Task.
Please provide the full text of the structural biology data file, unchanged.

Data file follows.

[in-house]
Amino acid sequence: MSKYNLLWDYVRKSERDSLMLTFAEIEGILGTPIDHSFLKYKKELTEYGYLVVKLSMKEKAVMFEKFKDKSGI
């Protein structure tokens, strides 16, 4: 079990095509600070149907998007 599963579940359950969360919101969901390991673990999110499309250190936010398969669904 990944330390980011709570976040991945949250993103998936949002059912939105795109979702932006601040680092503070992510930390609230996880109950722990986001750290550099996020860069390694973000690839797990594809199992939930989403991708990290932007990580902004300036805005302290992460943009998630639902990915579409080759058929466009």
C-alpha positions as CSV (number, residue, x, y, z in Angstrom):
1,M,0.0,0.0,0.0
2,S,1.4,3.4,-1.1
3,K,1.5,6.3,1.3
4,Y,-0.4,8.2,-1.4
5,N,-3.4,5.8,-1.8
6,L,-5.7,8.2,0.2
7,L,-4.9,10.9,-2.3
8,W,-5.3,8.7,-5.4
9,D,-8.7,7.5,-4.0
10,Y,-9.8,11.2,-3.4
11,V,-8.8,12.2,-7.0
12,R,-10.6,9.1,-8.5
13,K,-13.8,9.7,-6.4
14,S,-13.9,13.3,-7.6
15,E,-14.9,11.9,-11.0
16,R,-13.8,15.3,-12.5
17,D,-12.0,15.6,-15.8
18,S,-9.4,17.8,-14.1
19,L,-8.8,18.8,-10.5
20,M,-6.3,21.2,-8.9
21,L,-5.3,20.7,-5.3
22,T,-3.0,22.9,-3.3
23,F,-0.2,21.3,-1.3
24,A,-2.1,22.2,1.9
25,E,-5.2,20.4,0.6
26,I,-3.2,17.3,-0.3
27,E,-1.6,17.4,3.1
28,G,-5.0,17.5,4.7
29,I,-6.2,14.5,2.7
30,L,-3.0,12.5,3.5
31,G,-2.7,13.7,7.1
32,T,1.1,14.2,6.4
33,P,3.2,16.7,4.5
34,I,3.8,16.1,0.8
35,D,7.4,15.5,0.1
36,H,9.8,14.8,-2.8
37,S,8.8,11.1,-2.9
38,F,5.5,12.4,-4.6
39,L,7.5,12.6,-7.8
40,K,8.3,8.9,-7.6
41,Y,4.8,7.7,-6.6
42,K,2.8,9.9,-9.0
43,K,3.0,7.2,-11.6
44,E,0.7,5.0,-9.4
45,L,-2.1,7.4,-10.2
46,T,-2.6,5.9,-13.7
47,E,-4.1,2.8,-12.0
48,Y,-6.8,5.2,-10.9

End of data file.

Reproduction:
[in-house]
Amino acid sequence: MSKYNLLWDYVRKSERDSLMLTFAEIEGILGTPIDHSFLKYKKELTEYGYLVVKLSMKEKAVMFEKFKDKSGI
């Protein structure tokens, strides 16, 4: 079990095509600070149907998007 599963579940359950969360919101969901390991673990999110499309250190936010398969669904 990944330390980011709570976040991945949250993103998936949002059912939105795109979702932006601040680092503070992510930390609230996880109950722990986001750290550099996020860069390694973000690839797990594809199992939930989403991708990290932007990580902004300036805005302290992460943009998630639902990915579409080759058929466009």
C-alpha positions as CSV (number, residue, x, y, z in Angstrom):
1,M,0.0,0.0,0.0
2,S,1.4,3.4,-1.1
3,K,1.5,6.3,1.3
4,Y,-0.4,8.2,-1.4
5,N,-3.4,5.8,-1.8
6,L,-5.7,8.2,0.2
7,L,-4.9,10.9,-2.3
8,W,-5.3,8.7,-5.4
9,D,-8.7,7.5,-4.0
10,Y,-9.8,11.2,-3.4
11,V,-8.8,12.2,-7.0
12,R,-10.6,9.1,-8.5
13,K,-13.8,9.7,-6.4
14,S,-13.9,13.3,-7.6
15,E,-14.9,11.9,-11.0
16,R,-13.8,15.3,-12.5
17,D,-12.0,15.6,-15.8
18,S,-9.4,17.8,-14.1
19,L,-8.8,18.8,-10.5
20,M,-6.3,21.2,-8.9
21,L,-5.3,20.7,-5.3
22,T,-3.0,22.9,-3.3
23,F,-0.2,21.3,-1.3
24,A,-2.1,22.2,1.9
25,E,-5.2,20.4,0.6
26,I,-3.2,17.3,-0.3
27,E,-1.6,17.4,3.1
28,G,-5.0,17.5,4.7
29,I,-6.2,14.5,2.7
30,L,-3.0,12.5,3.5
31,G,-2.7,13.7,7.1
32,T,1.1,14.2,6.4
33,P,3.2,16.7,4.5
34,I,3.8,16.1,0.8
35,D,7.4,15.5,0.1
36,H,9.8,14.8,-2.8
37,S,8.8,11.1,-2.9
38,F,5.5,12.4,-4.6
39,L,7.5,12.6,-7.8
40,K,8.3,8.9,-7.6
41,Y,4.8,7.7,-6.6
42,K,2.8,9.9,-9.0
43,K,3.0,7.2,-11.6
44,E,0.7,5.0,-9.4
45,L,-2.1,7.4,-10.2
46,T,-2.6,5.9,-13.7
47,E,-4.1,2.8,-12.0
48,Y,-6.8,5.2,-10.9